What is Tax Evasion?
Tax evasion is an activity that aims to hide, understate, or falsely report income in order to reduce your tax liability. For example, not paying the tax or paying less than what is due is considered to be tax fraud. It is essentially the criminal act of a person or a company attempting to avoid paying their tax obligations. It includes concealing or fabricating income, falsifying deductions without proof. Another tax evasion example is failing to declare cash transactions, etc.
What is the difference between tax exemptions and evasions?
Tax exemption is a way to exempt tax in a legal way by Tax planning. It is an act of strategizing to use or invest your money in ways that can help reduce your tax burden. It helps you reduce the overall taxable income. However, tax evasion is a malafied practice of avoiding paying taxes.
|Tax Exemptions||Tax Evasions|
|Refers to expenditure, income, or investment on no tax is levied.||Refers to avoiding tax payments through illegal means or frauds.|
|Reduces the overall taxable income||Does not alter the taxable income|
|Undertaken by employing government provisions like HRA, LTA, VRS, etc.||Undertaken by using unfair means.|
|Helps taxpayers save their hard-earned money through lawful means||Helps taxpayers save their hard-earned money through unlawful, fraudulent means.|
|Leads to no penalties if done wisely and as per the available provisions||Leads to serious penalties and fines|
How do people evade tax?
Here are some examples by which people evade tax.
- Smuggling instead of paying state border tax, import tax, etc
- Maintaining fake financial statements
- Using fake documents for tax deductions
- Filing incorrect income tax returns
- Not showing any income
- Keeping money outside India
- Offering a bribe to an official
- Not Paying Tax
Penalties for Income Tax Evasion
Failure to Pay within deadline
As per subsection (1) of Section 139 of the Income Tax Act of 1961, all taxpayers must file their income tax return during the tax filing period for each financial year. If anybody does not file their income tax return for any reason, they have to pay a late fee.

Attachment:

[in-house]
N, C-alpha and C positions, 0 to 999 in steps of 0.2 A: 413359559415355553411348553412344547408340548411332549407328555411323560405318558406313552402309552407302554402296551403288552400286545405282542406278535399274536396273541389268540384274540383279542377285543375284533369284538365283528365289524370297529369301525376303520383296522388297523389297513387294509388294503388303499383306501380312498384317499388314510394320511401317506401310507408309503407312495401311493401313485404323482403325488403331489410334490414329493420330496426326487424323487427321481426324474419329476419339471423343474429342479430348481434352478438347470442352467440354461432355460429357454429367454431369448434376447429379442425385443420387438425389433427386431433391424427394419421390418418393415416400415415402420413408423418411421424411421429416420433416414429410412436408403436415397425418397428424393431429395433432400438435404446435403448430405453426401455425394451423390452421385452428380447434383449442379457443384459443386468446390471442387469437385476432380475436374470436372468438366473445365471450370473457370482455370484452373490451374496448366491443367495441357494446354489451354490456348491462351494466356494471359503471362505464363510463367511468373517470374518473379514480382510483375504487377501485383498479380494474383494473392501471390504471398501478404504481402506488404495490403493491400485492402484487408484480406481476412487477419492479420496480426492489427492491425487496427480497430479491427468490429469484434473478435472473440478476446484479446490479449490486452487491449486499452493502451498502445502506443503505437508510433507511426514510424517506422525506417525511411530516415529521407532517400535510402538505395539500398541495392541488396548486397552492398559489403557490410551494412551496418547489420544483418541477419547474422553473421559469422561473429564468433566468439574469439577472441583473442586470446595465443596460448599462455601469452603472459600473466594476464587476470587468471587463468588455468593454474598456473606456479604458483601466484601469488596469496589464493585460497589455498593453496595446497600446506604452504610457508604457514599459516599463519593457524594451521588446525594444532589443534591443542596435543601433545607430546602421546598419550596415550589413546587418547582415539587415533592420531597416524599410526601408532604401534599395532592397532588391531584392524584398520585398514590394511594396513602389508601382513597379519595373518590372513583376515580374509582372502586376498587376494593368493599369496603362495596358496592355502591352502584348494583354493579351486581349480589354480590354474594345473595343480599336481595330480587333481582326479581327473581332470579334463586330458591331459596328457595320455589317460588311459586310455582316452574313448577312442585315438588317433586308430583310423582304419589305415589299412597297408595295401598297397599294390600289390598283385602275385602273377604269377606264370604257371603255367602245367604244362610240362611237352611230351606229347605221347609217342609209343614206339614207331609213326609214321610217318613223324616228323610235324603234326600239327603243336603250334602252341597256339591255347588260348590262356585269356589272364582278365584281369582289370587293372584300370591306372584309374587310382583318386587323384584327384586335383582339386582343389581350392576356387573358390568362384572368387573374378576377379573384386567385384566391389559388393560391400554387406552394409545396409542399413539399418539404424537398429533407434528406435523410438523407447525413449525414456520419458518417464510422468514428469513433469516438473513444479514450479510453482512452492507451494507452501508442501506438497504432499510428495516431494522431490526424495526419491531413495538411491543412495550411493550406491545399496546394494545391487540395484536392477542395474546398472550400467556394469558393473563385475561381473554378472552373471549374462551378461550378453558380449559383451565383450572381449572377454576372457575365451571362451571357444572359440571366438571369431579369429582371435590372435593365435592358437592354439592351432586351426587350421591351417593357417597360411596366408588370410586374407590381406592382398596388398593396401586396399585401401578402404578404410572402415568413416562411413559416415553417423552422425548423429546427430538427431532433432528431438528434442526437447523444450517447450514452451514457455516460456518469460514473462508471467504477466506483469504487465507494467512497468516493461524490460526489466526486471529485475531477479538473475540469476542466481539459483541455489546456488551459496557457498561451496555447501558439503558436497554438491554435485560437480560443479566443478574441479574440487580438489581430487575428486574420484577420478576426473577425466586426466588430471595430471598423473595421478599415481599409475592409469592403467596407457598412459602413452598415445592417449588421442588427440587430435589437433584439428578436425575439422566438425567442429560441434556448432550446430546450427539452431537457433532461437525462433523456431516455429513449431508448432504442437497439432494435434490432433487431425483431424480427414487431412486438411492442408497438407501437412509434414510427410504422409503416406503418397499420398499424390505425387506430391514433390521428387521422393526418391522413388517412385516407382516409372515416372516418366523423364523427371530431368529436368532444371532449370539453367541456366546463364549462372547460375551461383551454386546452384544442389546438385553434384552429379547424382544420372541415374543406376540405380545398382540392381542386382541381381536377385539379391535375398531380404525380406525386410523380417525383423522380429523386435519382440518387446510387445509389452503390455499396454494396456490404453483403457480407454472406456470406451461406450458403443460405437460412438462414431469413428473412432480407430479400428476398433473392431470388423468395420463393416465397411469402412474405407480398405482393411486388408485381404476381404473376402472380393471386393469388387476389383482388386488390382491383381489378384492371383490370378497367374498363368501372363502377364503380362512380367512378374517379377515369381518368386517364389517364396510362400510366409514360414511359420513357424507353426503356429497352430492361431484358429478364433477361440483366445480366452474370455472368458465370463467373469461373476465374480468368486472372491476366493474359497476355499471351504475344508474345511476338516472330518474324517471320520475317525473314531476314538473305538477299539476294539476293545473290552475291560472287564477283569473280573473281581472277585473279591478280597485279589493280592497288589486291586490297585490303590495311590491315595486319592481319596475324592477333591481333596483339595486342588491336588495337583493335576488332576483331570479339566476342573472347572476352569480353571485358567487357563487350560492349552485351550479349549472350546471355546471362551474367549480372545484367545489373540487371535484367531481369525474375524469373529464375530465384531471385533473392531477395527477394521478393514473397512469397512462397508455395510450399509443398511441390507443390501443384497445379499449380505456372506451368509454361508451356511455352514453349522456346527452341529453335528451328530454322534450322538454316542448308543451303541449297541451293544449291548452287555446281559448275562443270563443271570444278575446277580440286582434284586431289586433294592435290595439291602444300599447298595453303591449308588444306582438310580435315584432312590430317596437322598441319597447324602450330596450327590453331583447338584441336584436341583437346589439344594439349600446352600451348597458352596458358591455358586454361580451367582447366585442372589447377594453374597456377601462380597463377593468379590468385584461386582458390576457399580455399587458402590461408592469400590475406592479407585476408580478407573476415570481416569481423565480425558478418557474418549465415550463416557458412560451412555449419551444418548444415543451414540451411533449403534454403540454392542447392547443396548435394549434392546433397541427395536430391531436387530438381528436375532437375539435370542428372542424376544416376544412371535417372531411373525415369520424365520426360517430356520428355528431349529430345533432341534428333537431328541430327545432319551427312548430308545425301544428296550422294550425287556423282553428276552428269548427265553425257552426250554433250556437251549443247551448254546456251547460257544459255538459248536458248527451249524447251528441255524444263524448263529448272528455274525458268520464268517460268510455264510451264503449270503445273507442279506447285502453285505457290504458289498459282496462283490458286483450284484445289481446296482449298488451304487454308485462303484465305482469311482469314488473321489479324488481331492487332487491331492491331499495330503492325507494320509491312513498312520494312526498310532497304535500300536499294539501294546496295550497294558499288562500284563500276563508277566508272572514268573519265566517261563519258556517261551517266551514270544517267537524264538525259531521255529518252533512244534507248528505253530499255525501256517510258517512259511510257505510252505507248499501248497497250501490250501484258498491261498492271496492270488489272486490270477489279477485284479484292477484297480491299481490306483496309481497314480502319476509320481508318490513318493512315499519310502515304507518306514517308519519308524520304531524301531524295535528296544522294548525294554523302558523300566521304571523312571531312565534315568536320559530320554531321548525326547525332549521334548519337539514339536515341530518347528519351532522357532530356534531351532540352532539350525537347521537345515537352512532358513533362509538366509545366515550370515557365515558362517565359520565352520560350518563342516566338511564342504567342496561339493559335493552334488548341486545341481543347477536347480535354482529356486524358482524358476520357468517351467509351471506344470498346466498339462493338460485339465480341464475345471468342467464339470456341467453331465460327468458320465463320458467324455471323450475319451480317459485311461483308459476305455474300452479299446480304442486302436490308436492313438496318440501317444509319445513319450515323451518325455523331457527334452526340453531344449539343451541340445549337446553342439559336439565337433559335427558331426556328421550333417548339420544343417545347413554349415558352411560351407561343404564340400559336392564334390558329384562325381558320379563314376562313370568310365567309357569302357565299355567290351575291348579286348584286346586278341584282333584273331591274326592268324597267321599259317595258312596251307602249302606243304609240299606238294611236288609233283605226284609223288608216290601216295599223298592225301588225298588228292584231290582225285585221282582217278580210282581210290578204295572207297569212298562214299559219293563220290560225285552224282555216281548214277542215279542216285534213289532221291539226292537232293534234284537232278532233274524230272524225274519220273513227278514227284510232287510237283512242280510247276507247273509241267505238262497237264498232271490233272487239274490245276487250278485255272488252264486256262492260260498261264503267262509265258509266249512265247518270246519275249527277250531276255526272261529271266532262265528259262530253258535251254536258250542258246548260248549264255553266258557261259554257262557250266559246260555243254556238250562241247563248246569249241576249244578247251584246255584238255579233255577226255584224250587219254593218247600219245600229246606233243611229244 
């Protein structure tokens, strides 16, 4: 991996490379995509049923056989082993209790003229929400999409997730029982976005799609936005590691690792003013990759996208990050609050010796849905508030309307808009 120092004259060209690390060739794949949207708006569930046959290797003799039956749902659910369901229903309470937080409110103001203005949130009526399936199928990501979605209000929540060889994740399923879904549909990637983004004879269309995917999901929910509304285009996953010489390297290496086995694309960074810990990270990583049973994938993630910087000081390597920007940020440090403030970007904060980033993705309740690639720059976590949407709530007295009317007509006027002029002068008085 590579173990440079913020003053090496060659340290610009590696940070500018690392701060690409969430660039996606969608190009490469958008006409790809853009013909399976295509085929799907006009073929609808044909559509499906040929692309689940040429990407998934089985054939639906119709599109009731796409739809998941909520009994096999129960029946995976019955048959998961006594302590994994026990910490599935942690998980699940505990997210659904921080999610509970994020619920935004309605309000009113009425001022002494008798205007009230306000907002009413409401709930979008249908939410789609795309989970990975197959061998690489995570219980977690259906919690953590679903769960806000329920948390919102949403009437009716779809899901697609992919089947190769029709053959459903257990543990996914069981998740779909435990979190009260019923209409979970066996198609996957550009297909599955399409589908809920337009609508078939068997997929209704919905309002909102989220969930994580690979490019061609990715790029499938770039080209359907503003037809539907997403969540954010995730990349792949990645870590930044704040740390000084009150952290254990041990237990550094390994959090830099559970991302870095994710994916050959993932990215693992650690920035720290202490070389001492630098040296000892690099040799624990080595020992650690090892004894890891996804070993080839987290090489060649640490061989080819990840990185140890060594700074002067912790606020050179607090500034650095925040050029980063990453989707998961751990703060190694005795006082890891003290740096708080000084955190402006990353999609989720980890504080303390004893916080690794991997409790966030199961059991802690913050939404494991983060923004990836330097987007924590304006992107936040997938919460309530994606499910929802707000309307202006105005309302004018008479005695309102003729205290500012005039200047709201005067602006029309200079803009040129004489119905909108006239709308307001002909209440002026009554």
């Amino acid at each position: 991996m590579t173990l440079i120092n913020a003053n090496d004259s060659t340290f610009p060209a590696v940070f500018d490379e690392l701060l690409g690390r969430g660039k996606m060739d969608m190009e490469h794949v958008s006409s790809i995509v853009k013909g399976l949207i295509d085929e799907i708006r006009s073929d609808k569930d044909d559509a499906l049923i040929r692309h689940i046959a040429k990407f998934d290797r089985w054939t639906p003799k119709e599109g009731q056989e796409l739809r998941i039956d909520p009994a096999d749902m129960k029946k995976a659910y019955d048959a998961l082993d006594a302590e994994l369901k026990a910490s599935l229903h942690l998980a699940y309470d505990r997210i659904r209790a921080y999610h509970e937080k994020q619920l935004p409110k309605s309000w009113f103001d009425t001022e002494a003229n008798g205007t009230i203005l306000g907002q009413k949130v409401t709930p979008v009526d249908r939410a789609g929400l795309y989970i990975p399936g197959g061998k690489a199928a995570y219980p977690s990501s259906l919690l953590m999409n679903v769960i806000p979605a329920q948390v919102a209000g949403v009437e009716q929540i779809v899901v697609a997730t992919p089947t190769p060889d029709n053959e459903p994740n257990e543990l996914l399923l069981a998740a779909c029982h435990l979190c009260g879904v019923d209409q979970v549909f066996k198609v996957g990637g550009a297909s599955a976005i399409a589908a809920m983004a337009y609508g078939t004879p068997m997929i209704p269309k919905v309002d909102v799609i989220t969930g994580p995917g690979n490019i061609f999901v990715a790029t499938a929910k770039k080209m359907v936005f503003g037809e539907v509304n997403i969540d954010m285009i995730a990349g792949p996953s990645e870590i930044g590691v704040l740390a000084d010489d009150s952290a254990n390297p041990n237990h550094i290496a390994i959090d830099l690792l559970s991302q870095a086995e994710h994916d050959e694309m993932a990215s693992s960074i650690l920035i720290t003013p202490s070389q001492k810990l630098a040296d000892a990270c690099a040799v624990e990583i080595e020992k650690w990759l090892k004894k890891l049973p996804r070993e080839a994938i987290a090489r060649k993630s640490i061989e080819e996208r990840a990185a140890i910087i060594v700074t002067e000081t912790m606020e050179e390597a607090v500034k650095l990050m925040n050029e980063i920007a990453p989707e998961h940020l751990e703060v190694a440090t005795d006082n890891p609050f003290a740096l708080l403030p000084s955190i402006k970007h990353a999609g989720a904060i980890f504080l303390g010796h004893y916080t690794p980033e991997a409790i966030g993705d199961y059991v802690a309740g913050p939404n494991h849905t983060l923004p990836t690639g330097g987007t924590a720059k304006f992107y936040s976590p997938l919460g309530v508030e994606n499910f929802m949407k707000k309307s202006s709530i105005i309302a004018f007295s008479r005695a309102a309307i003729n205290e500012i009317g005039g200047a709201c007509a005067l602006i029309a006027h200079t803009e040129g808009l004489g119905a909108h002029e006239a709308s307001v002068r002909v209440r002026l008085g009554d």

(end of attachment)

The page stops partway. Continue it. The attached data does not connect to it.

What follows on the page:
Failure to Pay Tax as per Self-Assessment
As per Section 140A(1), if the taxpayer fails to pay either wholly or partly self-assessment tax or interest, then the taxpayer will be treated as a defaulting person. If the assessee is declared as a defaulting person, then a penalty amount will be imposed by the assessing officer. The criterion for the penalty is that it cannot exceed the arrear amount.
Concealing Income to Evade Tax
As per Section 271(C) of the Income Tax Act of 1961, in case of hiding or understating your income, the penalty can be anywhere between 100% to 300% of the amount of tax that was due but not paid.
Failure to Pay Tax as per Demand Notice
A demand notice may be sent to the taxpayer asking for payment of tax. In such cases, the taxpayer has to pay that amount in 30 days to the department. Also, the person mentioned in the notice should be intimated concerning the payment.
Penalty for Not Filing Income Tax Return
If the return of income is not furnished in full compliance with the relevant provisions of the Act, then the assessing officer can penalise the taxpayer with a penalty of Rs 5000/-.
Not Complying with TDS Regulations:
For businesses or employers who deduct and collect tax at source, having a tax deduction account number (TAN) is vital. Not having a TAN can result in a penalty of ₹10,000.
Hiding the pan card number
In the absence of a PAN card number, the employer will deduct 20% TDS instead of 10% TDS.
Providing an incorrect pan card number
In case of an incorrect PAN card number, you will have to pay a penalty of ₹10,000.